“The big dirty secret of the business is that nobody really knows if the direct-to-consumer model really works,” a digital brand’s founder half-whispered to me (on background, of course) last week.
It’s become a more common refrain recently. Some of it stems from the normalization of born-online brands as they start looking a lot more like traditional companies. “Direct-to-consumer” mostly meant the strategy of operating without middlemen (stores, mostly) and instead building direct connections with customers online. Ecosystems like Shopify helped that along. Many brands get to the $100 million mark easily — buoyed by big VC interest and of course, the marketing power of Instagram.
But after that things get a bit fuzzy. DTC brands are opening up stores. They’re selling inside department stores. Some of them are making products to sell on Amazon. For some brand founders and people in the space, this means the DTC model hasn’t yet been proven. If you want to make it big, you still have to play in more traditional spaces.
Of course, that’s also a somewhat shortsighted view. A growing school of thought posits that this generation of brands doesn’t need to follow the “big is best” model. Maybe it’s OK if they only get to $50 million, then diversify into new categories with a portfolio of small, sustainably growing brands. There are also a handful of supposed success stories of brands like Mizzen + Main which become profitable despite raising money very late. But I’d argue is in the minority.
The biggest “success” story is Dollar Shave Club, which Unilever bought for a whopping $1 billion in 2016 and was heralded as proof that a DTC model can work. But Unilever paid 5x the revenue that DSC was going to make that year, and DSC wasn’t profitable. What Unilever purchased was e-commerce chops, marketing brilliance and the guarantee that someone else wouldn’t buy DSC.
There are simply too many brands built entirely online that still rely on Instagram and Facebook. Something as simple as rising Instagram ad rates (already happening) is enough to sink them. Competition is fierce, especially in the wellness categories. And while many dream of a Unilever-Dollar Shave Club or Walmart-Bonobos exit, those are the exceptions, not the rule. More and more of those companies are building “DTC” brands of their own in-house, a la Gap with its men’s athletic brand Hill City.
What’s clear is that a large-scale DTC shakeout may be on the horizon: That may come with a natural “cream rises to the top” scenario. Or it’ll come because “online-only” may end up being a way you launch, not the way you grow. — Shareen Pathak
Netflix is “Encyclopedia Britannica” because it wants to be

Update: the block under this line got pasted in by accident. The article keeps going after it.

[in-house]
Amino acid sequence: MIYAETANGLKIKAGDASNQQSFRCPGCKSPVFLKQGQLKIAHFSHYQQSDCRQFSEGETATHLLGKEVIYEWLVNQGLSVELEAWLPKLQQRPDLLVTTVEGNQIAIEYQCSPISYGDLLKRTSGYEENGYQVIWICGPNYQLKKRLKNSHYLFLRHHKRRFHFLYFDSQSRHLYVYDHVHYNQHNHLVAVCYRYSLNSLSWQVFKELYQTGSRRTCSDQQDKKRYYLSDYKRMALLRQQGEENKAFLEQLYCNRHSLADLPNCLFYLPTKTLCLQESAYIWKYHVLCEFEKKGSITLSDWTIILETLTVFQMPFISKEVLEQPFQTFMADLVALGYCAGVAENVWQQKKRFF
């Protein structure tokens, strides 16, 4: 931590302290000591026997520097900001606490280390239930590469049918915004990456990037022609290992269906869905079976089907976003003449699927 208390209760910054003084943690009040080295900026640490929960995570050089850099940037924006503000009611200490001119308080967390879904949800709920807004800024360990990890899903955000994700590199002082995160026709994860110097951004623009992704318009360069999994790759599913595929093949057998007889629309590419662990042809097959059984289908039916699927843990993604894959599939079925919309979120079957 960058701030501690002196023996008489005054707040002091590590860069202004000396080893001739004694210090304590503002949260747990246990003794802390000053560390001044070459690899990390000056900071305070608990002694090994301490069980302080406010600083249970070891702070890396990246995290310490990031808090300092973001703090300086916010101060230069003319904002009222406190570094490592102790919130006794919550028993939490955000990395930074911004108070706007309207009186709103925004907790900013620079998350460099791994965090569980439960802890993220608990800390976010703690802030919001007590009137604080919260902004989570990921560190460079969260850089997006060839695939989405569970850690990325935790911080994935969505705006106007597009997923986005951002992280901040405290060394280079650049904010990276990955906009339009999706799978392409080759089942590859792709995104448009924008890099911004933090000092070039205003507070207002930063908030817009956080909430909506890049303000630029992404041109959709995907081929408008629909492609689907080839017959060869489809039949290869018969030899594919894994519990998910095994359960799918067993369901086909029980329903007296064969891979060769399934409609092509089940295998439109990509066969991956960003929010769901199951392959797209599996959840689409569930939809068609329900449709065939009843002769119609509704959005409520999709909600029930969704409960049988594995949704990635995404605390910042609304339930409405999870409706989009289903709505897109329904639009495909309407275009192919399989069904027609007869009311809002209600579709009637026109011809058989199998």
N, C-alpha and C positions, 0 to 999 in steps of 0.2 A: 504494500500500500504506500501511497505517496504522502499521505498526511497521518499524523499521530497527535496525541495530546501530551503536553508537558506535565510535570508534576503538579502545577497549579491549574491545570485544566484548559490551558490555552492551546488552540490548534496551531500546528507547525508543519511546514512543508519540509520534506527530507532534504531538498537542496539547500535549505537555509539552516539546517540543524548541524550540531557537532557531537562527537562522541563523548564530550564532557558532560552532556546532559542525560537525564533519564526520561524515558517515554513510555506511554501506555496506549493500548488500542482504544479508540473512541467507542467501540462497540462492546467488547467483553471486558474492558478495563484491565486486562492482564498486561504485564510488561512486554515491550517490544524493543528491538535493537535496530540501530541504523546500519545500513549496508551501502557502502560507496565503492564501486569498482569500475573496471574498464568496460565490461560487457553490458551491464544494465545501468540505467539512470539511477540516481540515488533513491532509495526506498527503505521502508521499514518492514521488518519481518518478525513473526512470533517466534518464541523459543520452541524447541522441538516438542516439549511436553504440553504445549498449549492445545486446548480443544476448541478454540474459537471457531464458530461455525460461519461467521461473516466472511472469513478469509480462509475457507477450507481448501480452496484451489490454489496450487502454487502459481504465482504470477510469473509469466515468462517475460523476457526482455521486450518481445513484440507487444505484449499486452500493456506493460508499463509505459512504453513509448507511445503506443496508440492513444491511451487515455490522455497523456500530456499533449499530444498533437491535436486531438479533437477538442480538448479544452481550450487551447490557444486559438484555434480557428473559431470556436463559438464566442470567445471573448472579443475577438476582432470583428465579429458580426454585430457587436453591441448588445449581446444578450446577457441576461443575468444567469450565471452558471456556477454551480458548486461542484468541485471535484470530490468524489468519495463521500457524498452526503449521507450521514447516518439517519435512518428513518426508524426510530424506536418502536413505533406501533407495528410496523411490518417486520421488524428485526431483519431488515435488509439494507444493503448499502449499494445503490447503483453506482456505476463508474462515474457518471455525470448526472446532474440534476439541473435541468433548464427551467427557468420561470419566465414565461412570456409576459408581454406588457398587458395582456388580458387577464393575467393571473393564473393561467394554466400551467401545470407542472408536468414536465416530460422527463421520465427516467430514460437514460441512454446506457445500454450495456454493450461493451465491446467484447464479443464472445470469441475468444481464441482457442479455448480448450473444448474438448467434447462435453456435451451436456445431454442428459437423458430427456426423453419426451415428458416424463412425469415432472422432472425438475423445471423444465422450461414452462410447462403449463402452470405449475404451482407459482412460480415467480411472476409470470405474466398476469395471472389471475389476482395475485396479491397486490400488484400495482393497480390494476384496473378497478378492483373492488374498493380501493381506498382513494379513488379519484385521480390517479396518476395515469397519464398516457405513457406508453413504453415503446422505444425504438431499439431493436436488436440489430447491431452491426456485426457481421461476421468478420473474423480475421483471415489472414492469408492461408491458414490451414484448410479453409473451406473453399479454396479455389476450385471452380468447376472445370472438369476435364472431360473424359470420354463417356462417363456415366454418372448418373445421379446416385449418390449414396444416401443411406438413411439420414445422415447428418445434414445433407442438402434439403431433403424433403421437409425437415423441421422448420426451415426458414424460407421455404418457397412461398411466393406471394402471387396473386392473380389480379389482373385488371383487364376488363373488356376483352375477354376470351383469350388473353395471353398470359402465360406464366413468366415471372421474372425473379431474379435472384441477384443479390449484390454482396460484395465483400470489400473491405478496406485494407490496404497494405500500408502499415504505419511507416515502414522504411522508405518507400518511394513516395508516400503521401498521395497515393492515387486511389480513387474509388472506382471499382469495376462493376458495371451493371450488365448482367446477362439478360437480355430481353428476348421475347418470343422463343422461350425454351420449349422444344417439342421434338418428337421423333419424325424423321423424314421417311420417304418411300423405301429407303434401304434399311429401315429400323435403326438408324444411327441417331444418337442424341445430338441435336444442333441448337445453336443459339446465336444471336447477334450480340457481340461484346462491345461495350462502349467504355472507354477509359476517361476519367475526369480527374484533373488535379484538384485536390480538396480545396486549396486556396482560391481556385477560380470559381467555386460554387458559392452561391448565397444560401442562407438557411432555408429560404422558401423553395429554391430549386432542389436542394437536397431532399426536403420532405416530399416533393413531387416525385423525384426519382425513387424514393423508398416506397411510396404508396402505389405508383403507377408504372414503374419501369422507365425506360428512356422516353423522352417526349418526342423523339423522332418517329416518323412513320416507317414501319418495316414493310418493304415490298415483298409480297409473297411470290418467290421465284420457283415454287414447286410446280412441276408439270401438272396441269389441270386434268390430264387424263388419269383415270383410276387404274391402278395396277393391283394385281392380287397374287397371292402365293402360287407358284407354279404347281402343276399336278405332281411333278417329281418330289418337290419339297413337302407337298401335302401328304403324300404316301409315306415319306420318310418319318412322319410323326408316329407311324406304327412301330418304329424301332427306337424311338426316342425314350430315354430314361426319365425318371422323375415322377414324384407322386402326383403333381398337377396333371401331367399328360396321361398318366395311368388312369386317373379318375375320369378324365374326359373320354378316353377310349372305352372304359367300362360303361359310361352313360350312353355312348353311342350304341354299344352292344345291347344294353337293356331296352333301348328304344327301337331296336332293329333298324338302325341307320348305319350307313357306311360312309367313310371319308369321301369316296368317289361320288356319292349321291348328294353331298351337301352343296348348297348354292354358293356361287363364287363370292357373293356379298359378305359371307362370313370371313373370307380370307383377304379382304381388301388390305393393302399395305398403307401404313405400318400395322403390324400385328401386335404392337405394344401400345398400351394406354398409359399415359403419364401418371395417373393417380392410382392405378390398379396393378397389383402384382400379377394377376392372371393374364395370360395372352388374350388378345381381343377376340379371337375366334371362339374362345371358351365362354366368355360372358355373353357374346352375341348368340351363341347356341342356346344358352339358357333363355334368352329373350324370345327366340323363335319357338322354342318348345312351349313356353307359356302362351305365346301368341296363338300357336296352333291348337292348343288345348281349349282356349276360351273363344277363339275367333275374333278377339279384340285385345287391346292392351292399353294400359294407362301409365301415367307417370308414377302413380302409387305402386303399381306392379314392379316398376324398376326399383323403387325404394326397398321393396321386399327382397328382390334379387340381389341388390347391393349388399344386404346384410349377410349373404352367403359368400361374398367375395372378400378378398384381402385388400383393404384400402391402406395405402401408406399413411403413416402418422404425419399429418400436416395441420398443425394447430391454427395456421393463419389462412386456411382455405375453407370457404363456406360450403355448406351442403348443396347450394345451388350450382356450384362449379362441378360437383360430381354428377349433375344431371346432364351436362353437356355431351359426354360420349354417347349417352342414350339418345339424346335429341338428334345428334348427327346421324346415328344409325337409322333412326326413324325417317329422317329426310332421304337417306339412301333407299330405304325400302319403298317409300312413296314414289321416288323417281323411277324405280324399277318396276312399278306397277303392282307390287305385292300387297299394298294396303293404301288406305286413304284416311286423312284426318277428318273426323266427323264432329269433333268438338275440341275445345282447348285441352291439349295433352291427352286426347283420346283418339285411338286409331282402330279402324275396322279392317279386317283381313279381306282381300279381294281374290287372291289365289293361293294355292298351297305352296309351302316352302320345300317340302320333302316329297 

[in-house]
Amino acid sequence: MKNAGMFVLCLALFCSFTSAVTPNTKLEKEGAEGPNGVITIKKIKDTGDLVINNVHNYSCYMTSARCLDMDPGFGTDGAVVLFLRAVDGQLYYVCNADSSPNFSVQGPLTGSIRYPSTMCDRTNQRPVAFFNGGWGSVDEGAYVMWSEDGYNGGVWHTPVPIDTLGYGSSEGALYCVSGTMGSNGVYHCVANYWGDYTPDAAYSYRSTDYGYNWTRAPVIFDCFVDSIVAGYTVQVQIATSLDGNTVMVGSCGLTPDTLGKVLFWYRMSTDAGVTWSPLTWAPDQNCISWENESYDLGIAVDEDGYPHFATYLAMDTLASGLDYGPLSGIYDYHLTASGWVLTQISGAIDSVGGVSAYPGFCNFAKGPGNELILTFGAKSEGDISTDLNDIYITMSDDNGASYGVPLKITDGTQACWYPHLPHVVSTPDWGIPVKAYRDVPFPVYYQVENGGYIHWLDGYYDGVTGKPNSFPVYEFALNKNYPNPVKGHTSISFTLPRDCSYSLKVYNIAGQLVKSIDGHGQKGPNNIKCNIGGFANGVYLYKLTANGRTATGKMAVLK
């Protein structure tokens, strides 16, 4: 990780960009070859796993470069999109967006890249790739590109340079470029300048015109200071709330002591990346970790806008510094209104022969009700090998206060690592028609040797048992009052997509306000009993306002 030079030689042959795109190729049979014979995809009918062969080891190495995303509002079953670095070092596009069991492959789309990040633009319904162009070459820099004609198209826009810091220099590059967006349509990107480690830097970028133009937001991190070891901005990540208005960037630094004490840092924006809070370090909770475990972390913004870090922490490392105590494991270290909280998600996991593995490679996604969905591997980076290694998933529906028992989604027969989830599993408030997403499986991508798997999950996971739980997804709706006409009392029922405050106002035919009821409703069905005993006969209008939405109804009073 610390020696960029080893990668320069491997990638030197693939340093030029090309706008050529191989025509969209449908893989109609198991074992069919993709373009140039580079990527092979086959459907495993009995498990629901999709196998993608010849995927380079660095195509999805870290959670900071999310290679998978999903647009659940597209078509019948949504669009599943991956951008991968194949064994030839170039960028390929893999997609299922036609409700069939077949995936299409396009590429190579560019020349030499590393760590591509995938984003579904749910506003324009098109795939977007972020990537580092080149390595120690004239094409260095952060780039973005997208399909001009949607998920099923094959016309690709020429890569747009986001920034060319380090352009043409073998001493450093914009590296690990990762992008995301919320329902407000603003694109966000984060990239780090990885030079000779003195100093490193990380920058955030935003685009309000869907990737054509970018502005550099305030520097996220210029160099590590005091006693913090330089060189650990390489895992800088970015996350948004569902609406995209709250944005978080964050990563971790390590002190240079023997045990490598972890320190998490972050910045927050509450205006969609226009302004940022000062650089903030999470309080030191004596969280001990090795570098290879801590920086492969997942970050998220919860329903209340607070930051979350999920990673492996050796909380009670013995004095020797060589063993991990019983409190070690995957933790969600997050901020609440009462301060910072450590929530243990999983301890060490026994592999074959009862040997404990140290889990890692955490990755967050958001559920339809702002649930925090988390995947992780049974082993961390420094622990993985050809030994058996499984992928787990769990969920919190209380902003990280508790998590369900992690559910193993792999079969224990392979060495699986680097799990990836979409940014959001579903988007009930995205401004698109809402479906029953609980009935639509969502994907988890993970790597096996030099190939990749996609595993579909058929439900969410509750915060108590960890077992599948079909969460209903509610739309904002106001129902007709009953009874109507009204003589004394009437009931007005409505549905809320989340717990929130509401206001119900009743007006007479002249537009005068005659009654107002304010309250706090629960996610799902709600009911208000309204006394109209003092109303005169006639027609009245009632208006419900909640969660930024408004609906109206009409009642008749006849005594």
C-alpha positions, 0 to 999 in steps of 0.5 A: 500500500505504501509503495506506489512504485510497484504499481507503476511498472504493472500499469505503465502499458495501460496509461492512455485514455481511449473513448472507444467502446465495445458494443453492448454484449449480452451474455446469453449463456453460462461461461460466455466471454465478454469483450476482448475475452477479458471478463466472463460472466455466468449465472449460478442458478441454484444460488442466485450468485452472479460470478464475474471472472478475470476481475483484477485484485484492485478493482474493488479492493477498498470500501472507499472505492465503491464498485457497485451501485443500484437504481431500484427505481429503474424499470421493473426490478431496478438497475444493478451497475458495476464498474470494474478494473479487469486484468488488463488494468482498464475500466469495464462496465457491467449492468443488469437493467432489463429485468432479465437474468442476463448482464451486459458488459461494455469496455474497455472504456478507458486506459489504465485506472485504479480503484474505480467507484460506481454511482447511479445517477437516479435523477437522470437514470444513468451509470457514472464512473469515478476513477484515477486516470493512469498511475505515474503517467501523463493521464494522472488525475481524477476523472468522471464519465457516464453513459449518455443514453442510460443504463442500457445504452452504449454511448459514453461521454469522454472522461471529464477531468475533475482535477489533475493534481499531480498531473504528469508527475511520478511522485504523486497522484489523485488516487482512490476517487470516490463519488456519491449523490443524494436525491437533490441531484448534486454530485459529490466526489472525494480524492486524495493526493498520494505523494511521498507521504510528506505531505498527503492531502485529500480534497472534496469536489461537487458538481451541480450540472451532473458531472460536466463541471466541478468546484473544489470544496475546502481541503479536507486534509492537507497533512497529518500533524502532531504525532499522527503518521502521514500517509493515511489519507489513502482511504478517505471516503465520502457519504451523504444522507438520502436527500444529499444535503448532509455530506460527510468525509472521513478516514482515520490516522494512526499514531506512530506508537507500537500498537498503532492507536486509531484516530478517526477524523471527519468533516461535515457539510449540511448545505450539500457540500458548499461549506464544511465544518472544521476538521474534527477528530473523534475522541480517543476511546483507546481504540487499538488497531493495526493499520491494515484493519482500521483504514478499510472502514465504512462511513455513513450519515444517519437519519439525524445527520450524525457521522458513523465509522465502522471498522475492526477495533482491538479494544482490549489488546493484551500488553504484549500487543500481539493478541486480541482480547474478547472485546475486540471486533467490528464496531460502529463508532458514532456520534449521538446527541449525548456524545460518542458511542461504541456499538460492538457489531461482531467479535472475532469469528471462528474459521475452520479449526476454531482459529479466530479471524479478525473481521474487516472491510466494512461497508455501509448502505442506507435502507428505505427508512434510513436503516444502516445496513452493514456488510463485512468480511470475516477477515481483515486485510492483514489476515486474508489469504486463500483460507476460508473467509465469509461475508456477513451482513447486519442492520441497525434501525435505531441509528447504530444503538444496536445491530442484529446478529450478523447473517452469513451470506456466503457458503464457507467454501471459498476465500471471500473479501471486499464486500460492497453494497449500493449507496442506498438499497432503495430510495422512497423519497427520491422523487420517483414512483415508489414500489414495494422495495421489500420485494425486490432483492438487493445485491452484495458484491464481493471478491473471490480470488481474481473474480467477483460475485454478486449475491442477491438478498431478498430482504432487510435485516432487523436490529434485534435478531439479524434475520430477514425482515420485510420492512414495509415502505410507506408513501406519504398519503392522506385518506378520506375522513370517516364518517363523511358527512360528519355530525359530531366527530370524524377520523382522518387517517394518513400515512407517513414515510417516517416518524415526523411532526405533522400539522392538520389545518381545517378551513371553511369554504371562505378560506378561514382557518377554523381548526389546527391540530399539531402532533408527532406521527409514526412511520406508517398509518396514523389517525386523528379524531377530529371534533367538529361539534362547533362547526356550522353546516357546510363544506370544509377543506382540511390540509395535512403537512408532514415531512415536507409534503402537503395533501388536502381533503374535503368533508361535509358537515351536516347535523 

First, Netflix was the Albanian Army. Then, Netflix was Walmart. Now, Netflix is Encyclopedia Britannica. You know what else Netflix is? A global subscription streaming video service with more than 139 million global subscribers. TV executives love taking shots at Netflix. And considering how dramatically Netflix has already reshaped the TV business, it’s not surprising that they would. But there is one shot made against Netflix that makes very little sense: The idea that Netflix doesn’t have a brand in the way that HBO does — and that somehow makes the streaming giant inferior.
The latest iteration of this shot comes from new HBO boss Bob Greenblatt. “Netflix doesn’t have a brand. It’s just a place you go to get anything — it’s like Encyclopedia Britannica,” Greenblatt said, in an interview with NBC News. “That’s a great business model when you’re trying to reach as many people on the planet as you can.”
And Greenblatt is correct. It’s a great business model if a company is trying to reach as many people on the planet as it can. And guess what? That’s exactly what Netflix is trying to do — and spending a ton of money to do it.
What Greenblatt’s criticism ultimately means is that many of the streaming video services created by big media giants won’t ever scale to the size of Netflix. These will be global services and, if done right, attract a decent amount of subscribers. Because the fact is that Disney and HBO are brands that some people are willing to pay for. But Disney wants to be Disney. And HBO wants to be HBO. Netflix wants to be all of them combined. — Sahil Patel
A rough start to 2019 for programmatic publishers?
Publishers who rely on programmatic advertising for their revenues are weathering a rough first quarter, a couple of media and ad tech execs told me this week, despite many seeing encouraging revenue growth in the last three months of 2018.
One theory to explain the dip in yield: Supply just keeps on growing. For years publishers worried that programmatic ads were a “race to the bottom” in a market where cheap inventory is a commodity. And as large, premium publishers push further into the space, and begin to make more of their premium and video inventory available through the channel, revenues for the programmatic stalwarts might be getting harder to come by.
Meanwhile, advertisers are getting more conservative. In an era when “brand safety” is a constant worry and marketers are steering clear of news, it’s just getting harder for publishers to convince buyers’ bidders and brand safety tools that there are impressions worth buying.
So what are the repercussions of this likely to be? Same as always — more ad units on web pages, more floating video ads blocking content, and more hunting for close buttons on irritating interstitials. Publishers say they’re getting smarter about extracting yield from their programmatic inventory, but when revenues are down, expect them to fall back on the old stuffing pages full of more ads trick. More is more when there are targets to be reached and commissions to be made. — Jack Marshall